Girl, the only thing thicker on you than your thighs is your lipgloss. And you know what's an awesome way to minimize your current weight gain? Wearing a tight short dress with GEOMETRIC PATTERNS all over it? We'll give Jessica Simpson credit for still having her voice and actually singing again after she went through that REALLY deeply unfortunate period when she stopped actually singing and picked up that annoying Britney Spears whipser-sing manner. We blame SNL for having Jessica Simpson do a fairly dead-on impersonation of Ms. Spears years ago and obviously planting the idea in her head.

We, on a certain level, feel bad for Jessica Simpson. I mean, she really was an also-ran when it came to the girls of the teen pop era, towering over only Mandy Moore. Try as she might to make some sort of headway, even in the midst of "Newlyweds" mania, Simpson always lagged behind the other ladies. Her whole career is like the equivalent of one of those last minute gifts you buy at Wal-Green's on the way to a Christmas party you've just been informed there is going to be gifts exchanged at. You receive it and know that person tried under the circumstances to come up with something somewhat meaningful but deep down you just want to say to them and their effort:

Jessica Simpson was even joined by her sister Ashlee Simpson to sing a tune. What Ashlee has been doing since having a flop of an alum some moons ago, popping out a kid, marrying Pete "Have You Seen the Size of My" Wentz, filing down her nose, and being let-go of the floptastic "Melrose Place" reboot (which if a flop is kicked off a flop, are they really a flop? Or is their flopness exponentially increased by being so basic? DEEP PHILISOPHICAL QUESTIONS TODAY ON THE MAJAK KINGDOM) we aren't quite sure of. Anyway, below super skinny Ashlee and thickalicious Jessica Simpson sing together while showing off how food issues come in a variety of packages.

Since we used a Whitney Houston .gif, we might as well quickly mention her stupdendously awful Christmas album "One Wish:The Holiday Album." We're pretty sure we know what Whitney's one wish was during this period of career. And it involved some papers and some OOOOO WEEEE.

You have to appreciate Whitney randomly shouting "Happy Hanukkah" in a song titled "The Christmas Song.

Moving on, we head into the wide world of Disney and specifically how Disney likes to make every blond bimbo with thin vocals ruin the Wham! classic tune "Last Christmas."

First up, Hilary Duff:

We don't know what is sadder: Hilary's thin vocals OR the fact that was probably tapping into Aaron Carter angst to dig into the meaning of the tune.

Bonus: Hilary's own horrible contribution to the Christmas songbook in the form of "Santa Claus Lane."

Next up "High School Musical" star and Cindy Lou Who look-alike Ashley Tisdale takes on the tune.

We'll give Ashley Tisdale's nose a pass since it hadn't quite "settled" yet at the time of the performance. What we can't forgive is the awful amount of giddy posing and strutting that is happening in a tune about heartbreak and hurt. But I guess putting a totally unnecessary dance-pop beat underneath it all sort of counters the feelings as well.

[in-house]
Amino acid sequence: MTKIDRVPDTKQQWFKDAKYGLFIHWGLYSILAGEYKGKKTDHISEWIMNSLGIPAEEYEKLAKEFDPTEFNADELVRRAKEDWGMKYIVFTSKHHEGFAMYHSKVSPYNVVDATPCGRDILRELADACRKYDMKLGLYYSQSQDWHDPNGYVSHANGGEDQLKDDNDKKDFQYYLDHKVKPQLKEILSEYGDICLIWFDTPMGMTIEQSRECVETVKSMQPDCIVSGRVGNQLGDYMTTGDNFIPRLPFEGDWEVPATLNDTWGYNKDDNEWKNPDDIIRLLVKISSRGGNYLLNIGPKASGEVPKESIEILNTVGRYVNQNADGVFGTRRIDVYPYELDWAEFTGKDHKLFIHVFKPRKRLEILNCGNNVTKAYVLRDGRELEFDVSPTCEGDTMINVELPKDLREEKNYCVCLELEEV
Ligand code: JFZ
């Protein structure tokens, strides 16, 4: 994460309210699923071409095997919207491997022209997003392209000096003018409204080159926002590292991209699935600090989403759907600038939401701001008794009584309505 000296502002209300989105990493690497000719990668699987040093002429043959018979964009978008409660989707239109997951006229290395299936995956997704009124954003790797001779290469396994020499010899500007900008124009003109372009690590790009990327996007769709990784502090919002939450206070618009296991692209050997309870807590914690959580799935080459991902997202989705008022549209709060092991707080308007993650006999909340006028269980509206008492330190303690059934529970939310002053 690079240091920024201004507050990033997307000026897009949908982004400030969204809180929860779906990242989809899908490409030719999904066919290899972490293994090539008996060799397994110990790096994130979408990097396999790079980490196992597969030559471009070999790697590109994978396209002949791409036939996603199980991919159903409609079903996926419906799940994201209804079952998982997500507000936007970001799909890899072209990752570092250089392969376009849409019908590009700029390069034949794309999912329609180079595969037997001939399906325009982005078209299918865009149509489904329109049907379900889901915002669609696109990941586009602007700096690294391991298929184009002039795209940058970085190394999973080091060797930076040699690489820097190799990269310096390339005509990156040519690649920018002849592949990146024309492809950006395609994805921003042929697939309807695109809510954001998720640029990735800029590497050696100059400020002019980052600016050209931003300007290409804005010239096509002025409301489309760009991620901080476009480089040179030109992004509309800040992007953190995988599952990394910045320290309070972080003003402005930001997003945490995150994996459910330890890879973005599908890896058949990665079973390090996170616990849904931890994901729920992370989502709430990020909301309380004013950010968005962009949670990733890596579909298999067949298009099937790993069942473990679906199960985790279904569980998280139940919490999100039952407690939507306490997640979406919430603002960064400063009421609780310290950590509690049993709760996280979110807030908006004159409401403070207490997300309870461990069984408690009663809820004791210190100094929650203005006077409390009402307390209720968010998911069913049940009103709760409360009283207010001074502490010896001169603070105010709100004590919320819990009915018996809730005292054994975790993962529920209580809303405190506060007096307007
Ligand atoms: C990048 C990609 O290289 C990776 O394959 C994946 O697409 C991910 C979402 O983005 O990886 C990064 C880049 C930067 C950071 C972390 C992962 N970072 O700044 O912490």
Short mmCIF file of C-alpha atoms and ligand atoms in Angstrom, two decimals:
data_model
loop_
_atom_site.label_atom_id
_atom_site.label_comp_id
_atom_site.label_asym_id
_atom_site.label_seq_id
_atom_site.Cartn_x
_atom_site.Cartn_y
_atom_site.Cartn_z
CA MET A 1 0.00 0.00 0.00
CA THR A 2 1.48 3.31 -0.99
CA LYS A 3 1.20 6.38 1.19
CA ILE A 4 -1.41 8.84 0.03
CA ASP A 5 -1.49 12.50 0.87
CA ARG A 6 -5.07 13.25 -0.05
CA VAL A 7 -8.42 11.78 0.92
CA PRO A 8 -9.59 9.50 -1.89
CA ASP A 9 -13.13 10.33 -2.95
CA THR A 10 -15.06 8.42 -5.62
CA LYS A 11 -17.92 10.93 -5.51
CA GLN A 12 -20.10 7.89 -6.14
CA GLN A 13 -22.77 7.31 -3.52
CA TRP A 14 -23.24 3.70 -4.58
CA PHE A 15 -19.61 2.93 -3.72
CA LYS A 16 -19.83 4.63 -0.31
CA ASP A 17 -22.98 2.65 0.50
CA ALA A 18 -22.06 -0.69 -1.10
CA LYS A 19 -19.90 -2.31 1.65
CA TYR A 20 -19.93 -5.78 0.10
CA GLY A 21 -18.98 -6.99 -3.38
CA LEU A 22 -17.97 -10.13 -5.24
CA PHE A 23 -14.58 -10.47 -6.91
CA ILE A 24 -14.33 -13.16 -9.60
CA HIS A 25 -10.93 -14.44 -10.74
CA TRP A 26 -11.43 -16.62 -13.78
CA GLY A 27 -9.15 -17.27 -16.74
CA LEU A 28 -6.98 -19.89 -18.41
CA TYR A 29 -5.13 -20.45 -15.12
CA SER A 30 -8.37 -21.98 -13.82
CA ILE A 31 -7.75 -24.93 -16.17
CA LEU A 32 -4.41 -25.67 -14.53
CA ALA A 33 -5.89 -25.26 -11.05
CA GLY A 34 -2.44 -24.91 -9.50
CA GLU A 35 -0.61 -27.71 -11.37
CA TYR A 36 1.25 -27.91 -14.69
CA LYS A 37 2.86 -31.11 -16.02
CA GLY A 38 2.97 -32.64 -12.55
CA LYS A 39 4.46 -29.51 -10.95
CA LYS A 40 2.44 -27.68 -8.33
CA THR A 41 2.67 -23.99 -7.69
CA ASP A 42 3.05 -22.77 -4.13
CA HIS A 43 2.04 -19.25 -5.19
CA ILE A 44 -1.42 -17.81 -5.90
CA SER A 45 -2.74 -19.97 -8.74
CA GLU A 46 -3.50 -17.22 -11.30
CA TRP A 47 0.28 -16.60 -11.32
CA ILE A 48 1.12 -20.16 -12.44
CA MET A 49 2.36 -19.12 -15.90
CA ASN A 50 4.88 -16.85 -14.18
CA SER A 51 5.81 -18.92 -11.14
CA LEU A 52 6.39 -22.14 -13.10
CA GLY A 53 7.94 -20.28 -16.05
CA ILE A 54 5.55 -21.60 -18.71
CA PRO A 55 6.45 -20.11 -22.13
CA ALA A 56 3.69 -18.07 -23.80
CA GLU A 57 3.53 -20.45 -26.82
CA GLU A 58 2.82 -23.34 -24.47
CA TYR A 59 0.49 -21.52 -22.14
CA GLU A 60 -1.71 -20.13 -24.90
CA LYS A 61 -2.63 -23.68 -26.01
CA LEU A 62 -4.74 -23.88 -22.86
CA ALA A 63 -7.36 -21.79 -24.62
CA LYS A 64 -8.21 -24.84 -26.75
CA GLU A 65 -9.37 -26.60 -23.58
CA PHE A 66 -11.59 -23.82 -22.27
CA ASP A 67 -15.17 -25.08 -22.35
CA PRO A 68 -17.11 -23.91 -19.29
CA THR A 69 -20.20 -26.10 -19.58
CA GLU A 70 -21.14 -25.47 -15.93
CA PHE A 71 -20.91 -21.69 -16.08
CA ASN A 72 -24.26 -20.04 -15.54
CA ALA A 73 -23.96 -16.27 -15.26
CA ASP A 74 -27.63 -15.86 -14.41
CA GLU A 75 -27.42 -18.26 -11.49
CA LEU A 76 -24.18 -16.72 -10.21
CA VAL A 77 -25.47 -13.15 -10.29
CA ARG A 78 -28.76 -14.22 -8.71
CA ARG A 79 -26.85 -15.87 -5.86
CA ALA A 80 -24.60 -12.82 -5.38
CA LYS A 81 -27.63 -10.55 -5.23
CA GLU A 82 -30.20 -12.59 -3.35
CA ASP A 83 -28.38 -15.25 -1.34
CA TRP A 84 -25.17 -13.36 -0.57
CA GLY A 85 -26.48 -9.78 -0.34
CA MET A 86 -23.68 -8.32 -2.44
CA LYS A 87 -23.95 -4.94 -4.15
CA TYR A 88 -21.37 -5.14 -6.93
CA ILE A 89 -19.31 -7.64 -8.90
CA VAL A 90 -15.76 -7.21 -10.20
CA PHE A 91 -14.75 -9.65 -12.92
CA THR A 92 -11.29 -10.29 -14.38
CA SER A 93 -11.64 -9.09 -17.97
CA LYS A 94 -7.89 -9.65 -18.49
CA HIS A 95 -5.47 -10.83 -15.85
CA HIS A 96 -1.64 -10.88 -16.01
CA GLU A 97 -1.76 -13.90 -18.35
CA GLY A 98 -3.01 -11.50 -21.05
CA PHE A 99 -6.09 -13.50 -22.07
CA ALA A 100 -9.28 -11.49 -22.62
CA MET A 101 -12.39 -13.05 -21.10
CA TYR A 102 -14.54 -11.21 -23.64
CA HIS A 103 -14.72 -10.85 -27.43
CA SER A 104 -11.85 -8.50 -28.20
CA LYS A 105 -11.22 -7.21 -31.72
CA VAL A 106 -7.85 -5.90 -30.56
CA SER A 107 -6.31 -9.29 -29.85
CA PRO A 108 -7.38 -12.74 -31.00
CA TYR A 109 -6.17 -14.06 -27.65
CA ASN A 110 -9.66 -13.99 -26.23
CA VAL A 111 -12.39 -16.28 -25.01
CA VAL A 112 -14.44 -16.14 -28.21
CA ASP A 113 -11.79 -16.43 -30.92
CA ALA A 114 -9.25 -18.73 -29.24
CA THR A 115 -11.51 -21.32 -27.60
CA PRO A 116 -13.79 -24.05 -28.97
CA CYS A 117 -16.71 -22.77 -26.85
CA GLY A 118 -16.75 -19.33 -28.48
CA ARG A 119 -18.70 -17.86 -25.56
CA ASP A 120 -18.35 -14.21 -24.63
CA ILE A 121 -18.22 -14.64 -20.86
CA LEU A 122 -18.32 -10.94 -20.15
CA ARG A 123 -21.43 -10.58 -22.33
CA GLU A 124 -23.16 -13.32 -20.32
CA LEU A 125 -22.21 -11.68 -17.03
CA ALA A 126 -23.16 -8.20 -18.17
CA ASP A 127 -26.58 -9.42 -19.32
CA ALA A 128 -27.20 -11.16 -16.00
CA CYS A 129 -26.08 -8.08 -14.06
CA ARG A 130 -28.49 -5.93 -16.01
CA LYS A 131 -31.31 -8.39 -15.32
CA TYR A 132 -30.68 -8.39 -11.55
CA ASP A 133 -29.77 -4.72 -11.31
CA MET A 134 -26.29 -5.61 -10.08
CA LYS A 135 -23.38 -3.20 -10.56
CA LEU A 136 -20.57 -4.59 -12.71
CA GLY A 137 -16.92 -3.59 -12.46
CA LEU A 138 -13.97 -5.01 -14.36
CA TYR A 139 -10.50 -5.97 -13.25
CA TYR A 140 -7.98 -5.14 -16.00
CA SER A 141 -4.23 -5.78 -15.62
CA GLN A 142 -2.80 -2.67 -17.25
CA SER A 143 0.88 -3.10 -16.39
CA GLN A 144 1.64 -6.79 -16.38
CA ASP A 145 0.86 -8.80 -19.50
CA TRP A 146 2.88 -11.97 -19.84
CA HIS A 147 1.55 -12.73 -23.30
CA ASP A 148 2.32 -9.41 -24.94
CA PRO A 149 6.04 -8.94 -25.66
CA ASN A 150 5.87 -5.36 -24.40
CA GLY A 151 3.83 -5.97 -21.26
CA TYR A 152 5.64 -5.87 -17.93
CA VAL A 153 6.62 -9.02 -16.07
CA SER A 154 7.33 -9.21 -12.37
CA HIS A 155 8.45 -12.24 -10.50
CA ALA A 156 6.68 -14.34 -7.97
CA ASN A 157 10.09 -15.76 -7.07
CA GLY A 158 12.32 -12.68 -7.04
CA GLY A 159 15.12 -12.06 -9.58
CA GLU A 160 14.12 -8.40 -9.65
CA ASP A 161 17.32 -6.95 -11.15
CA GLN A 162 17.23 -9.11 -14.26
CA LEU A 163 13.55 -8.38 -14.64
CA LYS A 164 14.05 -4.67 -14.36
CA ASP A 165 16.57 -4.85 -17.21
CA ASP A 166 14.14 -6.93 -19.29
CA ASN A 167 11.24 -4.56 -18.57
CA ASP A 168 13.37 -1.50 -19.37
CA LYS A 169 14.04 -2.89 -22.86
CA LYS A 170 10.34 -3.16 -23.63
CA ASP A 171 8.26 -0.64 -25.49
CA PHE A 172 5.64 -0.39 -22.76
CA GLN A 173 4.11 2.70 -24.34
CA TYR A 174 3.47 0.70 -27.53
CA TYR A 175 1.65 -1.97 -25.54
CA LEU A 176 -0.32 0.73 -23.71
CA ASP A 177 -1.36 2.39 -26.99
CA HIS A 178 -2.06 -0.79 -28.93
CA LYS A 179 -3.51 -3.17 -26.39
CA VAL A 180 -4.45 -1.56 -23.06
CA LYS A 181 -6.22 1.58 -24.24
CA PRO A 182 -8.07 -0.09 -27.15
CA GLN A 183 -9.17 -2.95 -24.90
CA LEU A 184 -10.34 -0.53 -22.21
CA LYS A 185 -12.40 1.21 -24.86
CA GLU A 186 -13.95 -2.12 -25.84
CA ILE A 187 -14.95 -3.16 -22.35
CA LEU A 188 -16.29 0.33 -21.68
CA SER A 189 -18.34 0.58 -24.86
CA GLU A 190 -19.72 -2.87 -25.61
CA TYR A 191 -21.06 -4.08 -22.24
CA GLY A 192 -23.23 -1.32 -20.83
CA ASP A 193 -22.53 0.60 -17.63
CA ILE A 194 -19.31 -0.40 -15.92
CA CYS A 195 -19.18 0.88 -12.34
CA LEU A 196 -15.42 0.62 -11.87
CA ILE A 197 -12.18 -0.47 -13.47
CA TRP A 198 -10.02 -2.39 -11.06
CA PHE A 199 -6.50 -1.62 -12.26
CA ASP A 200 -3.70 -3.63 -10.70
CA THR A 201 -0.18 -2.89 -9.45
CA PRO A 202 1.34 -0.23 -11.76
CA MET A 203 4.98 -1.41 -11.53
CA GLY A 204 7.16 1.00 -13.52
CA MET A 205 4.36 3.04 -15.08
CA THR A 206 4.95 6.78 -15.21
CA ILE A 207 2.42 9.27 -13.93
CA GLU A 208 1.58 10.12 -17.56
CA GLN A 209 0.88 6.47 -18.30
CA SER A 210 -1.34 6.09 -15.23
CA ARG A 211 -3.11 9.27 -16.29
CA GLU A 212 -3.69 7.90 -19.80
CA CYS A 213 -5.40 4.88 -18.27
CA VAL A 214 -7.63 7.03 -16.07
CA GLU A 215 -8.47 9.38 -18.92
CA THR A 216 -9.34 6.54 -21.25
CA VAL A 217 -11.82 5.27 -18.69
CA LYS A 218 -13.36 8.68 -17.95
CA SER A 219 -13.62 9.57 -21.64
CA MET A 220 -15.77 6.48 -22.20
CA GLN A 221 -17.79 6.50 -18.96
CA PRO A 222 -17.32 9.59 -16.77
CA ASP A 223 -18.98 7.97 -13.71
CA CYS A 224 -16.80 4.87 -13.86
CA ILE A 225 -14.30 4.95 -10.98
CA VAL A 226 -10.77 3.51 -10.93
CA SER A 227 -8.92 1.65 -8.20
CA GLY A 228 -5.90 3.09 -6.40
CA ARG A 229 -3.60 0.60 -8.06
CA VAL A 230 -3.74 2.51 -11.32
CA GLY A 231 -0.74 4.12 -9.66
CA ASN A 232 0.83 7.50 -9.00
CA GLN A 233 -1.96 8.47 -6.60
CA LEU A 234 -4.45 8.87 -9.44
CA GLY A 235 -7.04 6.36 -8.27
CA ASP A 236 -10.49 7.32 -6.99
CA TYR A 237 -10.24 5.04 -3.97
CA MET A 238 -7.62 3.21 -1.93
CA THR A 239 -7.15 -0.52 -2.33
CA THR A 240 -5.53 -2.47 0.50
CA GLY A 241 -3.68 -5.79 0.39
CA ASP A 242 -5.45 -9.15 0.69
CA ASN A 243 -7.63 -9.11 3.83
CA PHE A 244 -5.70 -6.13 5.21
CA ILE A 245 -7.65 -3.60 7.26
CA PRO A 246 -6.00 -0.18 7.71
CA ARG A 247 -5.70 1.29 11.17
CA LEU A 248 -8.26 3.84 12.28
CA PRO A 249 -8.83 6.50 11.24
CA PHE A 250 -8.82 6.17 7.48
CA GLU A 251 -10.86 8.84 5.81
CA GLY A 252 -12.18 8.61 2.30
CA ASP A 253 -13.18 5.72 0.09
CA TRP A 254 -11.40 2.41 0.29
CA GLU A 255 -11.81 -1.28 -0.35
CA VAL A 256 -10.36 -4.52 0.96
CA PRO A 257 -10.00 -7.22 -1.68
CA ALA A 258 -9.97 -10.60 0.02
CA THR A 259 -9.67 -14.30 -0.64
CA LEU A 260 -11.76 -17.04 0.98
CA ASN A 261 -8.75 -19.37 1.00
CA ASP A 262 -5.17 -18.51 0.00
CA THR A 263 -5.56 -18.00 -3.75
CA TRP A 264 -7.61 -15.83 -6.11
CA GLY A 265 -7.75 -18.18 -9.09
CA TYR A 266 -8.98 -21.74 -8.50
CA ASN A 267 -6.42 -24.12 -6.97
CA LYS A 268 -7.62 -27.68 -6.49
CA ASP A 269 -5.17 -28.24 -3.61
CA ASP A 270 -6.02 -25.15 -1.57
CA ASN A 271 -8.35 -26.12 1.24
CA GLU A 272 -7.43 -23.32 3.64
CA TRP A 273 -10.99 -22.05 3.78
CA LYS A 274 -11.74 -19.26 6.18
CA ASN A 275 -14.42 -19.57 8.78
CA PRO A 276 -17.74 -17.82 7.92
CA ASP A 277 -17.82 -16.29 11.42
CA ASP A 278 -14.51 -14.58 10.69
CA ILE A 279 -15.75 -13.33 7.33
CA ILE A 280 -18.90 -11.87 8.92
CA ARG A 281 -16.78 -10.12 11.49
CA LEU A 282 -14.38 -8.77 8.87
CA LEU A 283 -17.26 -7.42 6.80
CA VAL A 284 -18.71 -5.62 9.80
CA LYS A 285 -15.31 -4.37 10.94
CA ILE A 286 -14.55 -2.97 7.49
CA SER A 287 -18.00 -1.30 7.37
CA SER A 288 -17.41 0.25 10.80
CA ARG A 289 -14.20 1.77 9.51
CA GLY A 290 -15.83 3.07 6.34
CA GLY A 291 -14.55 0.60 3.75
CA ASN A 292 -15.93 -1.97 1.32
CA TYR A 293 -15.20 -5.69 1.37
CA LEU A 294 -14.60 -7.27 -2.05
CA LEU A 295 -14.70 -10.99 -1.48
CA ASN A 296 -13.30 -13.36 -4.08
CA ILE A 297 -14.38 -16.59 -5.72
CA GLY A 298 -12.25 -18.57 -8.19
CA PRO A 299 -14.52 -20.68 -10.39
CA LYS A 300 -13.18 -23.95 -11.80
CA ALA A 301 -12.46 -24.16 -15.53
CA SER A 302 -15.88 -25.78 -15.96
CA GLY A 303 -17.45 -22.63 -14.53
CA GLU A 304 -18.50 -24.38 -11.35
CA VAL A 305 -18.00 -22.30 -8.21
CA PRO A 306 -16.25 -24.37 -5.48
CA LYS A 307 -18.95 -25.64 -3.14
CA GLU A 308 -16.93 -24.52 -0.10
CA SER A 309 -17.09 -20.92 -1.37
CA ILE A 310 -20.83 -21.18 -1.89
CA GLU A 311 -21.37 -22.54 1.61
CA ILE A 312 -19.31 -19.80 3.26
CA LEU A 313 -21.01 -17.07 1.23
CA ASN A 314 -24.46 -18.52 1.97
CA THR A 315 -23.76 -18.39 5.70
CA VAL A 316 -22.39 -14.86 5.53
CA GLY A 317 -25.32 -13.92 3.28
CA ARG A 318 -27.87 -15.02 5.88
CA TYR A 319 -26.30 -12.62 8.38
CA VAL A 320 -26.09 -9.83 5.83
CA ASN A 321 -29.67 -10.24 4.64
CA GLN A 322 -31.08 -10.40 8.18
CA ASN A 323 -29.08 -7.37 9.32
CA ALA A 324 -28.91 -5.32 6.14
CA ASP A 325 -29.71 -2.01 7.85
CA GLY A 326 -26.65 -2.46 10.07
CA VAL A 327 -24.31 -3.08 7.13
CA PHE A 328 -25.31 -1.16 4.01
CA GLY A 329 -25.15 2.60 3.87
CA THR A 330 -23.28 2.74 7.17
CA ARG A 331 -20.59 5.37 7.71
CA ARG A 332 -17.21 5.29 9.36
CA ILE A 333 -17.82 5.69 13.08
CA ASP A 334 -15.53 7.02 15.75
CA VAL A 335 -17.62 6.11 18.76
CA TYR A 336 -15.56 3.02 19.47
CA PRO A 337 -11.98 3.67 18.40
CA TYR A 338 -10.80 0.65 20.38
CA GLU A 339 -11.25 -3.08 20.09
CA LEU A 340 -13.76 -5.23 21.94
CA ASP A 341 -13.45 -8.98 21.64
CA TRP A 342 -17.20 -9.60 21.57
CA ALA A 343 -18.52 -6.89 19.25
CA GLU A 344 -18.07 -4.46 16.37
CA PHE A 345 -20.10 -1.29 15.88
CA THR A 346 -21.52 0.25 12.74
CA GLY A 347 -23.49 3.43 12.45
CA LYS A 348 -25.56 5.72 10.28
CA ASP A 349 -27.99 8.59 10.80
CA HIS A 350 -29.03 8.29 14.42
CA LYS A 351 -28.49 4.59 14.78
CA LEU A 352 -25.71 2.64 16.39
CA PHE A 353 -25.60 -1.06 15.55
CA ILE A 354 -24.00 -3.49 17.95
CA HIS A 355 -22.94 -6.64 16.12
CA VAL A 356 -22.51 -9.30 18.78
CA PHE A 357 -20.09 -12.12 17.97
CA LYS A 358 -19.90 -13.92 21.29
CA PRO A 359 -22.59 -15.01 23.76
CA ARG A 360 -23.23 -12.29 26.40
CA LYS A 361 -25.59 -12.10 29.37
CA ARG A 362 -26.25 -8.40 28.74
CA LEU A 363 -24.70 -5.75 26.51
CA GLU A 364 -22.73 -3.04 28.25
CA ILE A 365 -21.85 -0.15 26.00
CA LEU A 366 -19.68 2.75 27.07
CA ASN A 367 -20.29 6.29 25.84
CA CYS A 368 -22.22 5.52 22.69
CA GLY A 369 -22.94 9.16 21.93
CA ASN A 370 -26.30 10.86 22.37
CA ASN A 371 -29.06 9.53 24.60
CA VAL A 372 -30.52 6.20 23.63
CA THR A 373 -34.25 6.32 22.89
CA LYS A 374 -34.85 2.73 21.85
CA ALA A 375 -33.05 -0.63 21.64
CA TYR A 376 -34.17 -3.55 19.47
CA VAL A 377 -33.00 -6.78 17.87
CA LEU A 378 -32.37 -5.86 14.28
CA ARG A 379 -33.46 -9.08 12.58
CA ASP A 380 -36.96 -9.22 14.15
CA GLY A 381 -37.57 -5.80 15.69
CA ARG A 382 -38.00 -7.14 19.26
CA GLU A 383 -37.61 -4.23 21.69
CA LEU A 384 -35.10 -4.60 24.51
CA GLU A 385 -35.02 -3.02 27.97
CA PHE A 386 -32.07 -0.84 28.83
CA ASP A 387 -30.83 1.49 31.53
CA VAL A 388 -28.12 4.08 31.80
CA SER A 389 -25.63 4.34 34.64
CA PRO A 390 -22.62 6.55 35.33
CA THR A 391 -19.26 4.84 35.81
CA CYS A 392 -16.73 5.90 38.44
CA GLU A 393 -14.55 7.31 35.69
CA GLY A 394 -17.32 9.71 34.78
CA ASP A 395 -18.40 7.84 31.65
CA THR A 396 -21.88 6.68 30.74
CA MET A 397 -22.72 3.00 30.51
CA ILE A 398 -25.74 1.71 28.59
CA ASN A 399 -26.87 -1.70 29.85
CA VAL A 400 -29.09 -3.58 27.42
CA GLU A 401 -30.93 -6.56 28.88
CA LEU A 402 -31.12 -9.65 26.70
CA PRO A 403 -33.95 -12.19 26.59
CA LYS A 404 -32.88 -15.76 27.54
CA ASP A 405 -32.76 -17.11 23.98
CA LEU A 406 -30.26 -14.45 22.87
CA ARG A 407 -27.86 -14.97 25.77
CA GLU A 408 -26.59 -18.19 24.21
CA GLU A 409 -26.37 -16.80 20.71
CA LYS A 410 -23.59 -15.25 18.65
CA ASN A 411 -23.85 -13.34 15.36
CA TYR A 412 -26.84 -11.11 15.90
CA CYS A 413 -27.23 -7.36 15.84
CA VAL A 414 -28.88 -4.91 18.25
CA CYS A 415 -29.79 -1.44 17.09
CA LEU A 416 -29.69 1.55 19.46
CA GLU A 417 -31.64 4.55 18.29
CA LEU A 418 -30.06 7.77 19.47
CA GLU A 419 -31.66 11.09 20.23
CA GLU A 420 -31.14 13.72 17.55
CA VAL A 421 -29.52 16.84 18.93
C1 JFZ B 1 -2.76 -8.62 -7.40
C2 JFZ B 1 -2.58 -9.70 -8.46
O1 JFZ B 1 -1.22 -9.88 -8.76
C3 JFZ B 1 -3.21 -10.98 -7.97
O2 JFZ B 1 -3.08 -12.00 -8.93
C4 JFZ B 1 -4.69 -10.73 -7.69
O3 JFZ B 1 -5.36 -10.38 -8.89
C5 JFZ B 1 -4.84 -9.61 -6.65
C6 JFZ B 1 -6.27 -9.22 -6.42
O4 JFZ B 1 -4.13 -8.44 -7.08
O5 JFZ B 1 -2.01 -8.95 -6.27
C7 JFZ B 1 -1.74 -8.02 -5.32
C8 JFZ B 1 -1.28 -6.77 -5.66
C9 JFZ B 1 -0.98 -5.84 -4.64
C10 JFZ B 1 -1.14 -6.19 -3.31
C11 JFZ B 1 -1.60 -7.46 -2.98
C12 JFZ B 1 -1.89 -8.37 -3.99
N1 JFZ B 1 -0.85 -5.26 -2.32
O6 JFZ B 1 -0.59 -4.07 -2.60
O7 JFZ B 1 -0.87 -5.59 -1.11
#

It's pretty restrained compared to Cascada trying to turn "Last Christmas" into something to be played in a tent club in Ibiza.

This video highlights the continuing lesson we gained from watching "101 Dalmatians" as a child: NEVER TRUST A WOMAN WHO PURPOSELY HAS TWO-TONE HAIR. They are inherently up to no good.

Next up Bryan Adams and his terrible Christmas song "Something about Christmas Time."

It's like if you took Bryan Adams' song "All For One" for the "Robin Hood: Prince of Thieves" soundtrack, chopped out all of the catchiness, eliminated Sting and Rod Stewart and added buckets of holiday cheer, you would end up with "Something about Christmas Time."

The reason we can't completely hate on the song is because it always makes us want to go listen to Billy Mack's "Christmas is All Around," which is like it's sonically superior cousin.

Lastly, we end this big ole list of fail with the one, the only, the Aiken.

Ugh, Clay Aiken. Does anybody remember when he actually had a career of note? Anybody? For those of you who survived the Clay mania of the early 2000s, props to you. If he wasn't so terrible and his voice didn't annoy us so much, we'd actually be sort of disheartened that Clay's career is so shitty that he resorted to making commercials in order to sell his albums.

It's amazing that it is, for once, actually necessary for an announcer to differentiate songs for me since Clay and his army of producers are able to reduce everything into one big wall of middle-age lady pleasing Adult Contempo pop. Kudos!

We thank everybody for reading today's Yule Blog and if any of these choices made you mad because you love them, all we can say here at the Majak Kingdom is:

Be sure to come back tomorrow when we pit different takes on Christmas tunes for holiday supremacy in our "Christmas Songs DEATH MATCH."

Missed a Yule Blog? Want to relive the holidazzle of it all? Click on the "Yule Blog" tag and catch up!

No comments: